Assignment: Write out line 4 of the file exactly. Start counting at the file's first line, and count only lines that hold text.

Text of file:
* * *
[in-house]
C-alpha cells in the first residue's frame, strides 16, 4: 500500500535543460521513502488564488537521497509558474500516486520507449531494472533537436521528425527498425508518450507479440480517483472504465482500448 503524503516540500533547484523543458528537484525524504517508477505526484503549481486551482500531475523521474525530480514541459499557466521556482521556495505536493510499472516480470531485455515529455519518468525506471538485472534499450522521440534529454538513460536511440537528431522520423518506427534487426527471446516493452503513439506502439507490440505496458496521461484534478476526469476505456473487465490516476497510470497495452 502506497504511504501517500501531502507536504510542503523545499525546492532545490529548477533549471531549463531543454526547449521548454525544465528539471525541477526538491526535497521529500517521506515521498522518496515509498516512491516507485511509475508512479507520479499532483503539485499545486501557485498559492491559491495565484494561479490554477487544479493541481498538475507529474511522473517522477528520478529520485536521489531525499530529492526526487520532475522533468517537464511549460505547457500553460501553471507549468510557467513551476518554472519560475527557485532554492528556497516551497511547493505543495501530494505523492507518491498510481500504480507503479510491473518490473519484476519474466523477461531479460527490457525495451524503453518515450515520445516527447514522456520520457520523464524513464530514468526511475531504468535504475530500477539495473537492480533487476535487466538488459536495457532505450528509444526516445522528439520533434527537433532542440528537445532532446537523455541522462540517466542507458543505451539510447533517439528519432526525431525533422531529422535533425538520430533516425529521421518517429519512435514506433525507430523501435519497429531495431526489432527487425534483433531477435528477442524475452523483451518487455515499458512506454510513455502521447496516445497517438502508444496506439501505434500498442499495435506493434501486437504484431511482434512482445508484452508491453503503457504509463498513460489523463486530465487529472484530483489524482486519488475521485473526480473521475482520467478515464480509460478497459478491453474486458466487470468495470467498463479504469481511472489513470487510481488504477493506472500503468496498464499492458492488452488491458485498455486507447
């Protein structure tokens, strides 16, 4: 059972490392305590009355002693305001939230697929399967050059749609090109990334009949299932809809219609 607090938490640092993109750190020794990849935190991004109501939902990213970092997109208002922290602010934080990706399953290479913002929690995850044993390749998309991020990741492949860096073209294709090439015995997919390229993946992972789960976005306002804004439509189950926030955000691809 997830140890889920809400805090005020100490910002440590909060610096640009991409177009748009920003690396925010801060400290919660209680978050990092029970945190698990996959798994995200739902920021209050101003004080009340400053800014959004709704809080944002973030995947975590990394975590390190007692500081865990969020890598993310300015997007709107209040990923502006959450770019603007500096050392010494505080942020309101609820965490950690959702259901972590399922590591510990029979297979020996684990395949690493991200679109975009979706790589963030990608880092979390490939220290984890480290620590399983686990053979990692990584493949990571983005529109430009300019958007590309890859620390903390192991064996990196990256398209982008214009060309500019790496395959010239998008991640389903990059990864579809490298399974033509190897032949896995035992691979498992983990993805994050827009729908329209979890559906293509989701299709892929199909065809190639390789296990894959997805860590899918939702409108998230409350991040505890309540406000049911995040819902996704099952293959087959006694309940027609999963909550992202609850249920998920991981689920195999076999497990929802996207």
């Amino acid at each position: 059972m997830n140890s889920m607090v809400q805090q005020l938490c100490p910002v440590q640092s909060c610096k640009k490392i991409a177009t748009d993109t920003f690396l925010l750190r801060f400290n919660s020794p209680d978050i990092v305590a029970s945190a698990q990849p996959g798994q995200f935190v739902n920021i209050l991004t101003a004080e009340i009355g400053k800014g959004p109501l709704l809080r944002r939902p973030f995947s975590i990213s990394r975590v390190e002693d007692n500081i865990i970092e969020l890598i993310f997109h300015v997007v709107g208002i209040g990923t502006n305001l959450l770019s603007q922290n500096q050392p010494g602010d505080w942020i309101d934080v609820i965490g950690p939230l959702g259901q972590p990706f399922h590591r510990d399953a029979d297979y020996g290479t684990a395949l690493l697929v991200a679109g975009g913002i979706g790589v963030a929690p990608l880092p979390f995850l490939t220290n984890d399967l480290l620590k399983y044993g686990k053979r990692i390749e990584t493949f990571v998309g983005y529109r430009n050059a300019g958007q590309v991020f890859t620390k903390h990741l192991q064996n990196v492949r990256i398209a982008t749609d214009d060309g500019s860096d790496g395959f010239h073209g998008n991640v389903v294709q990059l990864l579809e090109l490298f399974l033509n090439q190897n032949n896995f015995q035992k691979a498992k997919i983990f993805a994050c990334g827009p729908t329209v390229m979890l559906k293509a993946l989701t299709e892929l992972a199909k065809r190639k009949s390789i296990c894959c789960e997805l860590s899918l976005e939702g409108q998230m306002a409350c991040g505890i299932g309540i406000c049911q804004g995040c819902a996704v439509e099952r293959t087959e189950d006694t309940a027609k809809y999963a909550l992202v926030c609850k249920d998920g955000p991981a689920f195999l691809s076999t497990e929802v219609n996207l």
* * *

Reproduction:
């Amino acid at each position: 059972m997830n140890s889920m607090v809400q805090q005020l938490c100490p910002v440590q640092s909060c610096k640009k490392i991409a177009t748009d993109t920003f690396l925010l750190r801060f400290n919660s020794p209680d978050i990092v305590a029970s945190a698990q990849p996959g798994q995200f935190v739902n920021i209050l991004t101003a004080e009340i009355g400053k800014g959004p109501l709704l809080r944002r939902p973030f995947s975590i990213s990394r975590v390190e002693d007692n500081i865990i970092e969020l890598i993310f997109h300015v997007v709107g208002i209040g990923t502006n305001l959450l770019s603007q922290n500096q050392p010494g602010d505080w942020i309101d934080v609820i965490g950690p939230l959702g259901q972590p990706f399922h590591r510990d399953a029979d297979y020996g290479t684990a395949l690493l697929v991200a679109g975009g913002i979706g790589v963030a929690p990608l880092p979390f995850l490939t220290n984890d399967l480290l620590k399983y044993g686990k053979r990692i390749e990584t493949f990571v998309g983005y529109r430009n050059a300019g958007q590309v991020f890859t620390k903390h990741l192991q064996n990196v492949r990256i398209a982008t749609d214009d060309g500019s860096d790496g395959f010239h073209g998008n991640v389903v294709q990059l990864l579809e090109l490298f399974l033509n090439q190897n032949n896995f015995q035992k691979a498992k997919i983990f993805a994050c990334g827009p729908t329209v390229m979890l559906k293509a993946l989701t299709e892929l992972a199909k065809r190639k009949s390789i296990c894959c789960e997805l860590s899918l976005e939702g409108q998230m306002a409350c991040g505890i299932g309540i406000c049911q804004g995040c819902a996704v439509e099952r293959t087959e189950d006694t309940a027609k809809y999963a909550l992202v926030c609850k249920d998920g955000p991981a689920f195999l691809s076999t497990e929802v219609n996207l």